First glimpses of the Gallipoli Peninsula

ALTHOUGH senior members of General Sir Ian Hamilton's staff had devised a landing plan for various points along the Gallipoli Peninsula, the brigadiers, battalion commanders and other staff who would carry out the orders had still not eyeballed the place.

On April 13, 1915, those officers boarded the British navy's HMS Queen to examine the coastline on which they were to land within a fortnight.

Perhaps not unexpectedly, almost everyone viewed what official Australian war historian Charles Bean called a "tangle of distant hills, covered with dark scrub" quite differently.


According to Bean, Colonel Ewen Sinclair-MacLagan - commanding the 3rd Brigade responsible for landing just north of Gaba Tepe - immediately saw the difficulties of the terrain and believed it would be "almost impregnable" for his troops if that section was strongly held with guns.

Australian Imperial Force commander General William Bridges thought MacLagan was being negative, while Anzac commander General William Birdwood tried to rally his spirits.

Others still seemed quite happy with the arrangements, with one writing at the time: "The beach selected seems excellent."

Hamilton had initially wanted the Anzac landings to take place in daylight following a naval bombardment of the shore and hills, but Birdwood convinced him otherwise.

Birdwood wanted to retain the element of surprise as much as was possible, given the Turks already had several weeks warning of a landing, and boats were steadily amassing in Mudros Harbour, at the nearby island of Lemnos.

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The only surprise the Allies had up their sleeves was precise timing and location of the landings.

So it was agreed the Anzacs would arrive before daybreak, with the main risk of this plan being the possibility of losing direction under the cover of darkness (something that turned out to be a relevant concern).

On returning to Lemnos, the officers then spent the rest of the time holed up on the ship Minnewaska working on the more detailed planning for the landings.

Bean later wrote of some of the major failings of the planning, including the exclusion of the chief medical officer from preparations for projected casualties and their transport.

"It was assumed that the enemy was utterly inferior," he said.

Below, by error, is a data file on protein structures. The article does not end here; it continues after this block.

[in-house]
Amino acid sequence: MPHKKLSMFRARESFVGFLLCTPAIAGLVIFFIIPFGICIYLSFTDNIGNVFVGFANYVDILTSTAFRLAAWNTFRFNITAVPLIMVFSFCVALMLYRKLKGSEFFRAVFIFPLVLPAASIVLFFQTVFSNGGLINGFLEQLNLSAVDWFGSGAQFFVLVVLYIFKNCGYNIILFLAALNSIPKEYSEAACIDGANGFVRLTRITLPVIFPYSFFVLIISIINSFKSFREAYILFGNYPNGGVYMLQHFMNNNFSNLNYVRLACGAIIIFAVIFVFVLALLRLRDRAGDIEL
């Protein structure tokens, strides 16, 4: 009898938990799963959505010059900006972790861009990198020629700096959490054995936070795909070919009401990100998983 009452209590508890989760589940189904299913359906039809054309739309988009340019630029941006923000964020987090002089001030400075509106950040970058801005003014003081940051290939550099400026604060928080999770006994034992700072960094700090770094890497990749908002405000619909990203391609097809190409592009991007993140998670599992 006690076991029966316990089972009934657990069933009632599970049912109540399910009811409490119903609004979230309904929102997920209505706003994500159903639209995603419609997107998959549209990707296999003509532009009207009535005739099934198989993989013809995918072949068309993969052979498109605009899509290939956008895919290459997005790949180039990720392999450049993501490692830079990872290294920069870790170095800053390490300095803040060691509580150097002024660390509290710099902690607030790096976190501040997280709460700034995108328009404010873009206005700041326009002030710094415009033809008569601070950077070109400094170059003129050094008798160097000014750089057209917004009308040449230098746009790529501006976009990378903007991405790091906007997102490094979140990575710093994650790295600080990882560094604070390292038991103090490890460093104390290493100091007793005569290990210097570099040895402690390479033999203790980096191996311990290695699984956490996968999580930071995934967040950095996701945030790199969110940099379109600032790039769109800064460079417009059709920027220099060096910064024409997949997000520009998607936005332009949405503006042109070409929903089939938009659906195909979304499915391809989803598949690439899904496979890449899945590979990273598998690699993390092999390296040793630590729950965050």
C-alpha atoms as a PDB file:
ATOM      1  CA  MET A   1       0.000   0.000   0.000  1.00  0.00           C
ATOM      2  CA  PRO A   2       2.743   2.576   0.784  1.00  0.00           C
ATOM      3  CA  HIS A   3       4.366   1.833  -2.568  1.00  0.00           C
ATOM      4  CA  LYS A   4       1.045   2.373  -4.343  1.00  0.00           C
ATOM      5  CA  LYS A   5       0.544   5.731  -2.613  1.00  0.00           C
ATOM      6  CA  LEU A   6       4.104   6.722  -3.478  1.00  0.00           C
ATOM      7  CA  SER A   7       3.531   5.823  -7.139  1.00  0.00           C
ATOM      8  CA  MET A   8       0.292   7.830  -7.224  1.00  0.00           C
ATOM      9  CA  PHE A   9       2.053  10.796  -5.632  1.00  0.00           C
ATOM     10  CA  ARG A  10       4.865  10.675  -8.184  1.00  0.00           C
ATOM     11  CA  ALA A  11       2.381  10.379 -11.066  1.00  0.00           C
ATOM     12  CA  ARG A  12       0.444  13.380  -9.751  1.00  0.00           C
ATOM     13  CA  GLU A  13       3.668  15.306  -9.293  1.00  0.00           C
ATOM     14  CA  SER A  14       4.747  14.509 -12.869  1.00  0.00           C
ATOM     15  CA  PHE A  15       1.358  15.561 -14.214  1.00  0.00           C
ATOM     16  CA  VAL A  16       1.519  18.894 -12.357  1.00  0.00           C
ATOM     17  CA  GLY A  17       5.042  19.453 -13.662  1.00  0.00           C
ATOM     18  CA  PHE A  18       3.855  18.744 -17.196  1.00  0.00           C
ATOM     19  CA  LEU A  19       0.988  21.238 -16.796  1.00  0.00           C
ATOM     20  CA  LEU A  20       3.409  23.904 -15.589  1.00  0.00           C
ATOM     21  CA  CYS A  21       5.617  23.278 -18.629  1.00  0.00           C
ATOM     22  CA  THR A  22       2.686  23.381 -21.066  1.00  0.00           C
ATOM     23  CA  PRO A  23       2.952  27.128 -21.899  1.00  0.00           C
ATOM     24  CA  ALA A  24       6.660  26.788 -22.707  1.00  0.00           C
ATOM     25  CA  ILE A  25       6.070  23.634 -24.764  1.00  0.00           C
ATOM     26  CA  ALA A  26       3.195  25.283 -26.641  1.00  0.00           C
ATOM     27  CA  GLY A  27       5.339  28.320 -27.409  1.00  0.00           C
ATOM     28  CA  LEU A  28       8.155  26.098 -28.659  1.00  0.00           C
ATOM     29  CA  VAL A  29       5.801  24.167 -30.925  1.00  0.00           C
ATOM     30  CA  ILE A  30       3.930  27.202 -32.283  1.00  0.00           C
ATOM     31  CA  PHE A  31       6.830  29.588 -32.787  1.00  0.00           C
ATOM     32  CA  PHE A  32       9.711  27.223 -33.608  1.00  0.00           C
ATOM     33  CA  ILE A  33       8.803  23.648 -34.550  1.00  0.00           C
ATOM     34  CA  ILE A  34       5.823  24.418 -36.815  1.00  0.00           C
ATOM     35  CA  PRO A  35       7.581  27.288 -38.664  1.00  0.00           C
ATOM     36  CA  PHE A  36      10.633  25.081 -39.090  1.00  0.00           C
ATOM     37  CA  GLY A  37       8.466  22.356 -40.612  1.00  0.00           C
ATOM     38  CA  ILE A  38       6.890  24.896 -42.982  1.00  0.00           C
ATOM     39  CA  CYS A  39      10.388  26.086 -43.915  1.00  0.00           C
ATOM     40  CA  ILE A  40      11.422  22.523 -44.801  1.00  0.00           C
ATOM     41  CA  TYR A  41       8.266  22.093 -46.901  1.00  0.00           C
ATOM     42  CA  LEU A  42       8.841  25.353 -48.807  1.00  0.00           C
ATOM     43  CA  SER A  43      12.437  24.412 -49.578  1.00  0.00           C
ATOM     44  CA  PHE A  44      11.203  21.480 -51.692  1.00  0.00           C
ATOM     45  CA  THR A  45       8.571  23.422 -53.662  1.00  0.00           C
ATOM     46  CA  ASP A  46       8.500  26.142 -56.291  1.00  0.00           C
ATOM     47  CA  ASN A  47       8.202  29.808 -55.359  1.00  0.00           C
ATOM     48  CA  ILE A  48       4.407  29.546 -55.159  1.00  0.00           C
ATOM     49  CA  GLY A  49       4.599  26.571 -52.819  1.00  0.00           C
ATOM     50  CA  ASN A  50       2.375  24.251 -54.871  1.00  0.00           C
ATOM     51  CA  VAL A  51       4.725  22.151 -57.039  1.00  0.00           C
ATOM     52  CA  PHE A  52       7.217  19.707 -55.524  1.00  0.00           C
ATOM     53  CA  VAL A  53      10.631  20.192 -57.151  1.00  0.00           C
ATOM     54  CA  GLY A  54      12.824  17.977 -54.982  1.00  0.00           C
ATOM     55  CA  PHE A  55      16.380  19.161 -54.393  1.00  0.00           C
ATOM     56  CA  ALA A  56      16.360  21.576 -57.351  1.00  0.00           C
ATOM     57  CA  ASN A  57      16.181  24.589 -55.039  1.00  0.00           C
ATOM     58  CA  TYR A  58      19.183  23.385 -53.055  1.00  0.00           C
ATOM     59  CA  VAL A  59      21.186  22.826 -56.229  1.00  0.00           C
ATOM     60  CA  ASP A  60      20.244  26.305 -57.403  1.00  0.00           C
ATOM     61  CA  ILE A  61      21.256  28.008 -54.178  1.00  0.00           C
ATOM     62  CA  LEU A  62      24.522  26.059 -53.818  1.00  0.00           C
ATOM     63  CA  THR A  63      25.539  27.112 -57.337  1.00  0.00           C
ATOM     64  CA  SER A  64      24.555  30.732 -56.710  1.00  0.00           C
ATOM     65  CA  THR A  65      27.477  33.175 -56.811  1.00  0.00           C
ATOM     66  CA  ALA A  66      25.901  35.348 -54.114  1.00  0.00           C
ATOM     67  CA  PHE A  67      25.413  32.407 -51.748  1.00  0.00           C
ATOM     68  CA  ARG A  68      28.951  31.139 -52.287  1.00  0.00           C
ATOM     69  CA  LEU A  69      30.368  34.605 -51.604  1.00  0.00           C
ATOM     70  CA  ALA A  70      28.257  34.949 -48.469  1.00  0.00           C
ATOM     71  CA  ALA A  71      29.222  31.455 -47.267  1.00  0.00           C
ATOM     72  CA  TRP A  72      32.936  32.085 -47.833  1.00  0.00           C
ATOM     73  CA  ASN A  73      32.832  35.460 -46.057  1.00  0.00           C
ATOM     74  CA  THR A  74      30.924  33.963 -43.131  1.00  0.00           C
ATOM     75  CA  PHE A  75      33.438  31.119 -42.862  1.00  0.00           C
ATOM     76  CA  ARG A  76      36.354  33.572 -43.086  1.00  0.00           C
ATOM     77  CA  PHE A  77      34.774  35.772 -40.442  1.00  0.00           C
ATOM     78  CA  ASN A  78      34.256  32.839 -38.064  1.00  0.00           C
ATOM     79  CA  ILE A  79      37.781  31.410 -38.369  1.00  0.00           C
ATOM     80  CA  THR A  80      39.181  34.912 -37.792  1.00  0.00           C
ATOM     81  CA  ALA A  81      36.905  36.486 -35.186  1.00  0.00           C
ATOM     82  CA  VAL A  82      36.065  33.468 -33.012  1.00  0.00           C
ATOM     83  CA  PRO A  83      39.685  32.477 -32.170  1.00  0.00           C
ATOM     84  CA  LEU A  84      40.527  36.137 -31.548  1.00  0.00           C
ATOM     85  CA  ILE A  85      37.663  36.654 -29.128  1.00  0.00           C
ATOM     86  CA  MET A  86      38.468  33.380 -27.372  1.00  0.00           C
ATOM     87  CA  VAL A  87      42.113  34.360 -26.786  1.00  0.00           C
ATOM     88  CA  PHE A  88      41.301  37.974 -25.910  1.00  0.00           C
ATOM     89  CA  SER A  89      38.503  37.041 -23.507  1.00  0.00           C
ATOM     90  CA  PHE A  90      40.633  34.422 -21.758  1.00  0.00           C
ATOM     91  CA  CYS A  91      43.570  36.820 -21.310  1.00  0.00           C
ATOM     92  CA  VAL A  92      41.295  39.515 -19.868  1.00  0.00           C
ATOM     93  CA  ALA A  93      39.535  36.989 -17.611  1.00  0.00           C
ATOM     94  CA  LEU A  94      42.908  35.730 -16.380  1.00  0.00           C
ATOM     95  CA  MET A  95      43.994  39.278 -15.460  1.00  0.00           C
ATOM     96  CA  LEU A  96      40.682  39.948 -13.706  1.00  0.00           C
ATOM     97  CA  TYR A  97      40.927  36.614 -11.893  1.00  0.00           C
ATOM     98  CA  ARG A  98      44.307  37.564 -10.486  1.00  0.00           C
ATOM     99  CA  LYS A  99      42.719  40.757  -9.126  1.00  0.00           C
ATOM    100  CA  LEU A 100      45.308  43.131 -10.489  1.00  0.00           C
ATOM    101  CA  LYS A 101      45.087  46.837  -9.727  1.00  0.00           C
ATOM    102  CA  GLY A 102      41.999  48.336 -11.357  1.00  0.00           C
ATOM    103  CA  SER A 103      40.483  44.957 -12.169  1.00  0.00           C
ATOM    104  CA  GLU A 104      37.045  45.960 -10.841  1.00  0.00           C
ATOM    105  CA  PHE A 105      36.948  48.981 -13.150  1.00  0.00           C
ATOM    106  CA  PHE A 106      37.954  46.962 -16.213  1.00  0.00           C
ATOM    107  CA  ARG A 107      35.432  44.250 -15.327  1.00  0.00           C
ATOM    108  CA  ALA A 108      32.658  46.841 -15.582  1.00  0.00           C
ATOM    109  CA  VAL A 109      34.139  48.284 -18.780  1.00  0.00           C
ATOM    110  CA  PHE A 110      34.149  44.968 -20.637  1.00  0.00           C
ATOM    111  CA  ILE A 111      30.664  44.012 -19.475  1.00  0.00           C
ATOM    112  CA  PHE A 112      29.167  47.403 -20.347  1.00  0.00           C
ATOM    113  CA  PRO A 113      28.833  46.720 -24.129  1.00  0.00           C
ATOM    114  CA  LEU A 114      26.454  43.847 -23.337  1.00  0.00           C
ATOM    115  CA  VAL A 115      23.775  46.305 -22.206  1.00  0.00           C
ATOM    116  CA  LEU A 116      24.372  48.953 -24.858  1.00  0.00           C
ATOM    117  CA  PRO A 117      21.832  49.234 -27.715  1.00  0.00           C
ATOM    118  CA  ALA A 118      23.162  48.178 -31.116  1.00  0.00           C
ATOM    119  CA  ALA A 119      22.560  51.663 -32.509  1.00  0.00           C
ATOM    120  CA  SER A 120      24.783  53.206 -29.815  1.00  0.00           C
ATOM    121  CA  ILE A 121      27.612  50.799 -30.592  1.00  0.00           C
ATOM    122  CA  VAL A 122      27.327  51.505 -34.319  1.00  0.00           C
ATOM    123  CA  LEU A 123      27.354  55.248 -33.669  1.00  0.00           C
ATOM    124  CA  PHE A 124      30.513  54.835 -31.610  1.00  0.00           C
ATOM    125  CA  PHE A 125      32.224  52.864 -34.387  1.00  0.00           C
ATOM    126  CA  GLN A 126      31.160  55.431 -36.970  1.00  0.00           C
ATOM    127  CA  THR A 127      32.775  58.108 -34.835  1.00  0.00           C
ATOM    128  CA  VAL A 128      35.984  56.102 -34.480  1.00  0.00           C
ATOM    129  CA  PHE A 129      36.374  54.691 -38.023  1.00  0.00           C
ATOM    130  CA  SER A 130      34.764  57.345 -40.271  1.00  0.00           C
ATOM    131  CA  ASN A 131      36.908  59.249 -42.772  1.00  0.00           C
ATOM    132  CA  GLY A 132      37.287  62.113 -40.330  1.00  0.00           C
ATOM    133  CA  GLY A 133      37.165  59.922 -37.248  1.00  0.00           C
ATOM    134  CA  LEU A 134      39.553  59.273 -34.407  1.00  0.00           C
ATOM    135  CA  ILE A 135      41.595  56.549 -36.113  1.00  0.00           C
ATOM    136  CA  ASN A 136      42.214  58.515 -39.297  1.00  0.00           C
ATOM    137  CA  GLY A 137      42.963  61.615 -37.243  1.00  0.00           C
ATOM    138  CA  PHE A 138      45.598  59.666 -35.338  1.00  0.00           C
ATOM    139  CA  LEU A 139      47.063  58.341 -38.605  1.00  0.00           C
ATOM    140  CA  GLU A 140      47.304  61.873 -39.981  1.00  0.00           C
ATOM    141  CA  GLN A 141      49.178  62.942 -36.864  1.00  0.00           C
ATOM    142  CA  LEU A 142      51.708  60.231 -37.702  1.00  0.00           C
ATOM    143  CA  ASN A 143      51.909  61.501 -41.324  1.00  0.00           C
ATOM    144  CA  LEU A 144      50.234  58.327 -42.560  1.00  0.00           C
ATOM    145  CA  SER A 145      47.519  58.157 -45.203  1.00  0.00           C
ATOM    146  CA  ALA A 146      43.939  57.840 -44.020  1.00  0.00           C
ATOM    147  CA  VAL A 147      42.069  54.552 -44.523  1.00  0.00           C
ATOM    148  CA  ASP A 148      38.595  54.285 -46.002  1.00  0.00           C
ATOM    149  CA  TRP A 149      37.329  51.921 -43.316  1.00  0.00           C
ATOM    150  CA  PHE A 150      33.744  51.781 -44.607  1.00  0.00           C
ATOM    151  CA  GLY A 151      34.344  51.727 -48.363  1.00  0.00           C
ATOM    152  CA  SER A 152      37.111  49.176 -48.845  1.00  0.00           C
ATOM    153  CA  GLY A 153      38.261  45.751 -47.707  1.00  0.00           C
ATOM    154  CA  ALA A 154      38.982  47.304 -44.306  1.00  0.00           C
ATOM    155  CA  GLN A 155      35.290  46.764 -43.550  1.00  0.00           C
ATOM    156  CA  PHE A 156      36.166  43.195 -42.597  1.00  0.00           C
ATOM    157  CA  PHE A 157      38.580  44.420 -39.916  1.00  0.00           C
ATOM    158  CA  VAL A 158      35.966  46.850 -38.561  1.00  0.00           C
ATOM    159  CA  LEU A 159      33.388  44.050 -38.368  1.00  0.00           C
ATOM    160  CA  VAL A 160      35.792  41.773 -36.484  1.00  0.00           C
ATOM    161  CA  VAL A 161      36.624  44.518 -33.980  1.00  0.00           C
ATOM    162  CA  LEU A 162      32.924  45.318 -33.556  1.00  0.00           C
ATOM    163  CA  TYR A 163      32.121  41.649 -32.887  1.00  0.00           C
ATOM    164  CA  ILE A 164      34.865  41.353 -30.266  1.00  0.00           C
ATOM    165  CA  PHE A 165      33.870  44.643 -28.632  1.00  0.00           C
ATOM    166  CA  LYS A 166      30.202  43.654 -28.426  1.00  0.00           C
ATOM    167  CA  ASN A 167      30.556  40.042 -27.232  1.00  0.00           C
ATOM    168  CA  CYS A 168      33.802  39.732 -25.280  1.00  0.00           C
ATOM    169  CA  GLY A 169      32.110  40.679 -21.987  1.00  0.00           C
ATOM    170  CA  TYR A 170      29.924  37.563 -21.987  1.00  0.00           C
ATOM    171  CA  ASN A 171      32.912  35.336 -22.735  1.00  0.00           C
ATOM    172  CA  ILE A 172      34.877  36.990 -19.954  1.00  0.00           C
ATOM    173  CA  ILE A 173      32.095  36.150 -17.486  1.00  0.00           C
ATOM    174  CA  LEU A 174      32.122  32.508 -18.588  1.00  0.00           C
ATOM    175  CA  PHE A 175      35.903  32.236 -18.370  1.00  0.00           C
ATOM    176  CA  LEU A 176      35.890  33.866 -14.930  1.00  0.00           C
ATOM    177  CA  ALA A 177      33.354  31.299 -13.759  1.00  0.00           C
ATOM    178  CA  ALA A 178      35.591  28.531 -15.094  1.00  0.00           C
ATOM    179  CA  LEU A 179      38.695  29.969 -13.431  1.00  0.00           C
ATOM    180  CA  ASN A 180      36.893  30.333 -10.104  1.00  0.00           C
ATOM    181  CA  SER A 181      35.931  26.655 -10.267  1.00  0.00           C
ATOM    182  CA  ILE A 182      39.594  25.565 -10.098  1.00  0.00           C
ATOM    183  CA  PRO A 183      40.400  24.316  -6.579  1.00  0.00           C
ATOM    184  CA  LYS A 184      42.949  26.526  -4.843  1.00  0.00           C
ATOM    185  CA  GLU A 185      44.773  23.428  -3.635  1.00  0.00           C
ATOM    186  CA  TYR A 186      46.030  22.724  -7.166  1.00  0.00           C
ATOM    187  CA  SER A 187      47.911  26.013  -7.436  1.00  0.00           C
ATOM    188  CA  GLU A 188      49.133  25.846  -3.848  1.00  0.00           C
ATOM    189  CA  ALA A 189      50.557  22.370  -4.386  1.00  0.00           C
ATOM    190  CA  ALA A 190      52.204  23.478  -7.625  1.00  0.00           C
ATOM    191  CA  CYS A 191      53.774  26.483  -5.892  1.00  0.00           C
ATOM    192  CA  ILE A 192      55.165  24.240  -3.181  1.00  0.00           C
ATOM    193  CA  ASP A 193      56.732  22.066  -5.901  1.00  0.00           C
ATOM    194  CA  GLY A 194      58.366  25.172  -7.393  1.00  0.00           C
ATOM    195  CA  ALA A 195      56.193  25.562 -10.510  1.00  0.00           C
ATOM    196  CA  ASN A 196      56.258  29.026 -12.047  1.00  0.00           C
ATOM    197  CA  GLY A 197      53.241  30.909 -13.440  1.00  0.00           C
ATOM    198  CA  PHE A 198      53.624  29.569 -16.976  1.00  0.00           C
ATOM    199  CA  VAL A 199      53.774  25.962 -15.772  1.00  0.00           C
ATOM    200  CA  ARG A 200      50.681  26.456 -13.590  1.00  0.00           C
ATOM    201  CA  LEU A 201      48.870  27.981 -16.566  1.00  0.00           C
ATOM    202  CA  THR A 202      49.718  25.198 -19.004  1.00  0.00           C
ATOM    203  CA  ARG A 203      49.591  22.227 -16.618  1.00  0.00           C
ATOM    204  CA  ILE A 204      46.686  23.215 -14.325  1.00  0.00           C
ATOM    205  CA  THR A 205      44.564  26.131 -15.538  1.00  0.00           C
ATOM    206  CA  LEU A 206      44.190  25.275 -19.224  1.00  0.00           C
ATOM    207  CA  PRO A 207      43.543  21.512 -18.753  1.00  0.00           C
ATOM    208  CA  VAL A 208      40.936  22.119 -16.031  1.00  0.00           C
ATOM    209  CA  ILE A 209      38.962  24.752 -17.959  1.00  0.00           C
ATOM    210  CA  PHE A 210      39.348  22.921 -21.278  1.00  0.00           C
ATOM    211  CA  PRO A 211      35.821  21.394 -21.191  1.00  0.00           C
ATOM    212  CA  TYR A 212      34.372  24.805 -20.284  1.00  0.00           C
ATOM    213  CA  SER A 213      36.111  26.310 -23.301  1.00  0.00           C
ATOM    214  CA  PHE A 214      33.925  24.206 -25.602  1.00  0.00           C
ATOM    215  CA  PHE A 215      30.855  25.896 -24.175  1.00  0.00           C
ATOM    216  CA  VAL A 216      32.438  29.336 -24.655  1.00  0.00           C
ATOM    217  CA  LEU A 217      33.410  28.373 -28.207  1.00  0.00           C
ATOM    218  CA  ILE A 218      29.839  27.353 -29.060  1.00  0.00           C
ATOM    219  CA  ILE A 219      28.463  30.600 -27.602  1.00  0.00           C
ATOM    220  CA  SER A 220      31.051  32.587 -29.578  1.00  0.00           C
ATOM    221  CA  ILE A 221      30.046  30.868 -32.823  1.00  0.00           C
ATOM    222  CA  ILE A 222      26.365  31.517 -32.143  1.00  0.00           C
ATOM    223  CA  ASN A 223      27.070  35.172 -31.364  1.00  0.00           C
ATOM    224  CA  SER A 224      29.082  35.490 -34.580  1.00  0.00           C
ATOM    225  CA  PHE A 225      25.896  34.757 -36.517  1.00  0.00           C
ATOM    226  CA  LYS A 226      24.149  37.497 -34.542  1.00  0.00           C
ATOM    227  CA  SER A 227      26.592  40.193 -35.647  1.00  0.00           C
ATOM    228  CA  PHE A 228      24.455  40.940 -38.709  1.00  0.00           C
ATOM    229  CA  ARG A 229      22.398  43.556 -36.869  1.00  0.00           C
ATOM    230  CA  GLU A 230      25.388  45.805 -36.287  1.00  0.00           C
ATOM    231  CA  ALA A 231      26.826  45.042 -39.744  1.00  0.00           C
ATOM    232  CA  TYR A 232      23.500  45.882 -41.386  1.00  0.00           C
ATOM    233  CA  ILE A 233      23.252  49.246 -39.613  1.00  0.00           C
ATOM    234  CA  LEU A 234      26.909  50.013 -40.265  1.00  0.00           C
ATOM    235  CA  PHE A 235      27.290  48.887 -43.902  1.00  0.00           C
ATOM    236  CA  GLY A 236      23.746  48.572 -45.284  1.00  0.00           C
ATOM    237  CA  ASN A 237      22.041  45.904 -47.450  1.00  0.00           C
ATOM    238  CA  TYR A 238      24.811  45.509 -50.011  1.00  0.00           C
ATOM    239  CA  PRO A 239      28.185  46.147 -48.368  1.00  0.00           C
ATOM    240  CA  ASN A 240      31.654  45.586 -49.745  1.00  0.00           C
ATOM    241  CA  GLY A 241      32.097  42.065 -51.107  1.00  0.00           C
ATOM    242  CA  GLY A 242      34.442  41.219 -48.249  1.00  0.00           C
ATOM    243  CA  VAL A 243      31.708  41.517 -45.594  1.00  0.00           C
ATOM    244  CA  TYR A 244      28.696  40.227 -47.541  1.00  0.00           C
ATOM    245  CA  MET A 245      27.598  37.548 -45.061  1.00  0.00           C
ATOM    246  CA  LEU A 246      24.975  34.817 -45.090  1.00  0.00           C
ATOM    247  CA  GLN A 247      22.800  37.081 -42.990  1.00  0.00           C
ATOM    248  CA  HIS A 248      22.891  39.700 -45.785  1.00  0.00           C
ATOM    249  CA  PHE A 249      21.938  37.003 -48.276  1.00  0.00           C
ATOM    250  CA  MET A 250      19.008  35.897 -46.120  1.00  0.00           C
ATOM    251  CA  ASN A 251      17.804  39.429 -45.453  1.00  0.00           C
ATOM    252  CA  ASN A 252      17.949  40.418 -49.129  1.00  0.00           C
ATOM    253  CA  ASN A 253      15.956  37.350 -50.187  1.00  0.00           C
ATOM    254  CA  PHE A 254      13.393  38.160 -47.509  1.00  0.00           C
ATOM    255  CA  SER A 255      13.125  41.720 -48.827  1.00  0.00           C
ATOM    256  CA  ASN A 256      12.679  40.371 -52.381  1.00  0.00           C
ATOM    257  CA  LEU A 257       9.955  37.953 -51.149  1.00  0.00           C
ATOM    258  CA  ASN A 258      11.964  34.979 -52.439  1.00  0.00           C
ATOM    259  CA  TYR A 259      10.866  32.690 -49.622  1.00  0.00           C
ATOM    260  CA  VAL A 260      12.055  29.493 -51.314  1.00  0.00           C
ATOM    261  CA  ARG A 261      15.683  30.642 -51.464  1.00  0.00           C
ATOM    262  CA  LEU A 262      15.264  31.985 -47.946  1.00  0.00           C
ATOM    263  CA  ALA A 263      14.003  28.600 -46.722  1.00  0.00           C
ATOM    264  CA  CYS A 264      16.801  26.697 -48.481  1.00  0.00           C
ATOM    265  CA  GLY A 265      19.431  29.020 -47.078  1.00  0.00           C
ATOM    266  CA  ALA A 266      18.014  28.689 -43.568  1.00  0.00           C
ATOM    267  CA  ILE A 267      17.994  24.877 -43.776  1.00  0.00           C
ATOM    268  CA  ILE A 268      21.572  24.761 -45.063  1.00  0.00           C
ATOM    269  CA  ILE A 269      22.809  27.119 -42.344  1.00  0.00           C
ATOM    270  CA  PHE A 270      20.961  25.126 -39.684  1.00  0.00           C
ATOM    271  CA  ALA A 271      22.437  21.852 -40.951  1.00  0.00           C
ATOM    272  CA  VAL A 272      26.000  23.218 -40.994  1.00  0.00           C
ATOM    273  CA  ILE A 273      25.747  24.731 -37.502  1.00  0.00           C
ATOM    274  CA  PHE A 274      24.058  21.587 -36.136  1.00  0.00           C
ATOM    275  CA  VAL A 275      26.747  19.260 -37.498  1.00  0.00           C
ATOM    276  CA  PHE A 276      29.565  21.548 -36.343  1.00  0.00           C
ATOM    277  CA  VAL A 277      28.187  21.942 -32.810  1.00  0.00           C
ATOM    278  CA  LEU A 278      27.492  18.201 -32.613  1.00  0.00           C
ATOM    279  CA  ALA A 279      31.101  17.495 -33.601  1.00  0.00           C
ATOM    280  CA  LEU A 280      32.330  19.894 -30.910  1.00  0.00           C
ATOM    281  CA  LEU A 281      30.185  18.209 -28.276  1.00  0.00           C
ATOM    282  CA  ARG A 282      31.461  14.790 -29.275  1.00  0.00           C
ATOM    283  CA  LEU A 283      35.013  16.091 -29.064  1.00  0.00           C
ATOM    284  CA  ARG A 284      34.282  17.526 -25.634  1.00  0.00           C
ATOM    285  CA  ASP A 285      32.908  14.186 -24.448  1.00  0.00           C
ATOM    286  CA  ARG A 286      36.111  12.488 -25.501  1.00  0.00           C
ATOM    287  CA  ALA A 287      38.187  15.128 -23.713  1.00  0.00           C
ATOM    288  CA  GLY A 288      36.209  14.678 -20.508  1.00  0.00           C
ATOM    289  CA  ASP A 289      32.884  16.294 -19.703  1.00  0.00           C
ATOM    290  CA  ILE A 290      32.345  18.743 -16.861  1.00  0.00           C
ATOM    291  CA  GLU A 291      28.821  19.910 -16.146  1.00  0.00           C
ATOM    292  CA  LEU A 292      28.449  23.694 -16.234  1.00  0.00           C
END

"It was also assumed that the trained brains of the General Staff were sufficient to deal with all the real problems of battle ... as if war were a matter of tactics alone."

Meanwhile, troopship after troopship continued to sail into Mudros Harbour in preparation for the landings to come.

When the Australians saw the bare hills of Lemnos, one of them remarked with trademark cheer and sarcasm: "I'm going to take up land here after the war."

It was a joke, of course. But it was also an assumption of surviving.



Cape Helles landings

THIS was the plan.

The British 29th Division, backed up by French troops, were to carry out the main landings at five beaches on Cape Helles, with the Kilid Bahr Plateau as their main objective.

The plateau commanded the Kilid Bahr forts, overlooking the Narrows - the narrowest section of the Dardanelles.
If they could silence those forts, the navy had a chance of clearing the remaining mines and getting through the Dardanelles, into the Sea of Marmara and on to Constantinople.

This had, after all, been a naval operation right from the start.

The objective for the British and French on the first day, however, was to reach the hill of Achi Baba on the way up to the plateau.

Meanwhile, the Anzacs were to land on the beach between the headland of Gaba Tepe and Fisherman's Hut, about 4km north, and act in part as a diversion.

By advancing up to Hill 971, about a mile or so inland, they would also be in a position both to stop the passage of Turkish reinforcements from the north, and to cut off a retreat from Kilid Bahr Plateau from the south - or so their orders told them.

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